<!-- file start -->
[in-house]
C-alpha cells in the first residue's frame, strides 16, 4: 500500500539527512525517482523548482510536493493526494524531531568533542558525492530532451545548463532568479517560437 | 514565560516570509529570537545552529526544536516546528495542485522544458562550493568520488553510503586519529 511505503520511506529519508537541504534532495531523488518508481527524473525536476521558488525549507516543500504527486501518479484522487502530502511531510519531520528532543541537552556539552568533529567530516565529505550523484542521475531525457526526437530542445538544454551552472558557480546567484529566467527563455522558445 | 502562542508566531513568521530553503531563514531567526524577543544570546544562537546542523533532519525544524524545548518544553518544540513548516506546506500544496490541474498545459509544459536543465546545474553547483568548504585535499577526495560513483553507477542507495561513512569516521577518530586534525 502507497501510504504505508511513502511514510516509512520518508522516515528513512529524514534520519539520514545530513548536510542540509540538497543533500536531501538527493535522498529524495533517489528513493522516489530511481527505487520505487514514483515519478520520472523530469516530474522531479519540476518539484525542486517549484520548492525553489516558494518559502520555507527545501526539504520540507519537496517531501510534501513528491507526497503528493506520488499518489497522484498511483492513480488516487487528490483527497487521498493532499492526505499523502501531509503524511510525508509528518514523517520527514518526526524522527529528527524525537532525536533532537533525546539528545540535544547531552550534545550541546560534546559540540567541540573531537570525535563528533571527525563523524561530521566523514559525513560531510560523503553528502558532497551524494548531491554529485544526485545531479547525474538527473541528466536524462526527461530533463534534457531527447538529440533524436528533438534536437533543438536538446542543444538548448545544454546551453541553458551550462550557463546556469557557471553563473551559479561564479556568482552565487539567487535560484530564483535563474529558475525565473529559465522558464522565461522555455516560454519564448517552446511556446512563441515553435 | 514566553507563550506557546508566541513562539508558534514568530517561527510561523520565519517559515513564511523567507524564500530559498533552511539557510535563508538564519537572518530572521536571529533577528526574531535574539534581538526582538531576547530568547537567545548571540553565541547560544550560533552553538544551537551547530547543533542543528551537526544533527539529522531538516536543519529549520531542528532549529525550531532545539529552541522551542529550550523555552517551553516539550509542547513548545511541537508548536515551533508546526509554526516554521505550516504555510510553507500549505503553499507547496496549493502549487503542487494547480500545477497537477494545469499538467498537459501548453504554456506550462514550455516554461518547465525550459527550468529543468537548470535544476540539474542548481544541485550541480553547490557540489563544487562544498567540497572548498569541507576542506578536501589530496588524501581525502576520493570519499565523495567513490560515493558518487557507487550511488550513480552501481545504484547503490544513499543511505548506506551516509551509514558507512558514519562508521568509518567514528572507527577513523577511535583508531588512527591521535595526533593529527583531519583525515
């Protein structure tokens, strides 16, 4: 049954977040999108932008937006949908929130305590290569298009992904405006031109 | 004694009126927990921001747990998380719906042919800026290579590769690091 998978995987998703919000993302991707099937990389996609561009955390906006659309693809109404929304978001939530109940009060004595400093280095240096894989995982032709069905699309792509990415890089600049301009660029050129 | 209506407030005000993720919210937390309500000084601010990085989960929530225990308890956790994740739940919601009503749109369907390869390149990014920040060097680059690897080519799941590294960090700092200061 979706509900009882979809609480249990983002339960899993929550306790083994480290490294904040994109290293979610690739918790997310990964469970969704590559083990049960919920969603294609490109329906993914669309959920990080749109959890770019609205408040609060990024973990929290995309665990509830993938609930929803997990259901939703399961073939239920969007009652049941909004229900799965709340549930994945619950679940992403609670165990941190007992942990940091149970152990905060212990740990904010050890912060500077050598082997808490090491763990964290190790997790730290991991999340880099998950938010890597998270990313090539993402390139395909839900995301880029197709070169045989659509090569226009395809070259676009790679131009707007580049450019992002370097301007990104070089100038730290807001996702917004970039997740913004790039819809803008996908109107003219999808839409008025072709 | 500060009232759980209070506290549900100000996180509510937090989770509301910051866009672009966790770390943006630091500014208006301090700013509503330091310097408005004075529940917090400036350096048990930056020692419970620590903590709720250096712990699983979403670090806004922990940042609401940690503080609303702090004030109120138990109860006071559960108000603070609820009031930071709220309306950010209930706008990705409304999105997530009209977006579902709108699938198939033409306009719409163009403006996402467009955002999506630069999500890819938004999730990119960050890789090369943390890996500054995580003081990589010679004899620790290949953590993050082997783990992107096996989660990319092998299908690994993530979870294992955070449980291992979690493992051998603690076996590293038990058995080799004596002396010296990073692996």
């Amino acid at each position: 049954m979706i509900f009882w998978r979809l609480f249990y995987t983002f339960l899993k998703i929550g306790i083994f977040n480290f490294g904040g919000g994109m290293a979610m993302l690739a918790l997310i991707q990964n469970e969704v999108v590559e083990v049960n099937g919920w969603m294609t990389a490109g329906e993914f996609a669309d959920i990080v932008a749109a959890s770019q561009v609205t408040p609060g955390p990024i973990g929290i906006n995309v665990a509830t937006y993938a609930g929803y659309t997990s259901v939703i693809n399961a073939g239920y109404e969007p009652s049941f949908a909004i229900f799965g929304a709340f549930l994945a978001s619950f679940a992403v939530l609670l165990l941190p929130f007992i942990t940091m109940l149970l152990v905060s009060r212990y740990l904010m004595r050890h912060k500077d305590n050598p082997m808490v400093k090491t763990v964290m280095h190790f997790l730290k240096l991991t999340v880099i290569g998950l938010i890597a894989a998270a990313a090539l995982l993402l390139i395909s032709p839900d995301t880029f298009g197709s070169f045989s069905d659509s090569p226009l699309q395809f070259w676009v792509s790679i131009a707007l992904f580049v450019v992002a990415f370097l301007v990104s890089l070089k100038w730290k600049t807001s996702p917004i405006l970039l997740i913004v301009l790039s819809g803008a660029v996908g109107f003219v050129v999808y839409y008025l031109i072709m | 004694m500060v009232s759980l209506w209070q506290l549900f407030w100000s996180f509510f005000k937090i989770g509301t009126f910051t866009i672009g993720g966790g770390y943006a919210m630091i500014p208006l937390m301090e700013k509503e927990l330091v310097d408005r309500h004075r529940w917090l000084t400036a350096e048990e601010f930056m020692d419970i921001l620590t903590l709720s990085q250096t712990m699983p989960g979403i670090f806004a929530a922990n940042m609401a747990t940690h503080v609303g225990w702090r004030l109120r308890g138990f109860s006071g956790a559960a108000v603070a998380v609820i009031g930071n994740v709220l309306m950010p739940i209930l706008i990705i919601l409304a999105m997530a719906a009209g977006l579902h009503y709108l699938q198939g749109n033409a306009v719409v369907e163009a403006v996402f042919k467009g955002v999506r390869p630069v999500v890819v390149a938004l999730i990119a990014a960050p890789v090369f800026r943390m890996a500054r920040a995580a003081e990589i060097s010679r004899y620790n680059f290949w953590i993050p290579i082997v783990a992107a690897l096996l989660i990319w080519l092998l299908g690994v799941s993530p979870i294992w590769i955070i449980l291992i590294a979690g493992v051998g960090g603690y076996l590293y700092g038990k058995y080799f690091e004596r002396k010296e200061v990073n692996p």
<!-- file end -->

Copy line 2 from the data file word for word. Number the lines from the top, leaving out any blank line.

C-alpha cells in the first residue's frame, strides 16, 4: 500500500539527512525517482523548482510536493493526494524531531568533542558525492530532451545548463532568479517560437 | 514565560516570509529570537545552529526544536516546528495542485522544458562550493568520488553510503586519529 511505503520511506529519508537541504534532495531523488518508481527524473525536476521558488525549507516543500504527486501518479484522487502530502511531510519531520528532543541537552556539552568533529567530516565529505550523484542521475531525457526526437530542445538544454551552472558557480546567484529566467527563455522558445 | 502562542508566531513568521530553503531563514531567526524577543544570546544562537546542523533532519525544524524545548518544553518544540513548516506546506500544496490541474498545459509544459536543465546545474553547483568548504585535499577526495560513483553507477542507495561513512569516521577518530586534525 502507497501510504504505508511513502511514510516509512520518508522516515528513512529524514534520519539520514545530513548536510542540509540538497543533500536531501538527493535522498529524495533517489528513493522516489530511481527505487520505487514514483515519478520520472523530469516530474522531479519540476518539484525542486517549484520548492525553489516558494518559502520555507527545501526539504520540507519537496517531501510534501513528491507526497503528493506520488499518489497522484498511483492513480488516487487528490483527497487521498493532499492526505499523502501531509503524511510525508509528518514523517520527514518526526524522527529528527524525537532525536533532537533525546539528545540535544547531552550534545550541546560534546559540540567541540573531537570525535563528533571527525563523524561530521566523514559525513560531510560523503553528502558532497551524494548531491554529485544526485545531479547525474538527473541528466536524462526527461530533463534534457531527447538529440533524436528533438534536437533543438536538446542543444538548448545544454546551453541553458551550462550557463546556469557557471553563473551559479561564479556568482552565487539567487535560484530564483535563474529558475525565473529559465522558464522565461522555455516560454519564448517552446511556446512563441515553435 | 514566553507563550506557546508566541513562539508558534514568530517561527510561523520565519517559515513564511523567507524564500530559498533552511539557510535563508538564519537572518530572521536571529533577528526574531535574539534581538526582538531576547530568547537567545548571540553565541547560544550560533552553538544551537551547530547543533542543528551537526544533527539529522531538516536543519529549520531542528532549529525550531532545539529552541522551542529550550523555552517551553516539550509542547513548545511541537508548536515551533508546526509554526516554521505550516504555510510553507500549505503553499507547496496549493502549487503542487494547480500545477497537477494545469499538467498537459501548453504554456506550462514550455516554461518547465525550459527550468529543468537548470535544476540539474542548481544541485550541480553547490557540489563544487562544498567540497572548498569541507576542506578536501589530496588524501581525502576520493570519499565523495567513490560515493558518487557507487550511488550513480552501481545504484547503490544513499543511505548506506551516509551509514558507512558514519562508521568509518567514528572507527577513523577511535583508531588512527591521535595526533593529527583531519583525515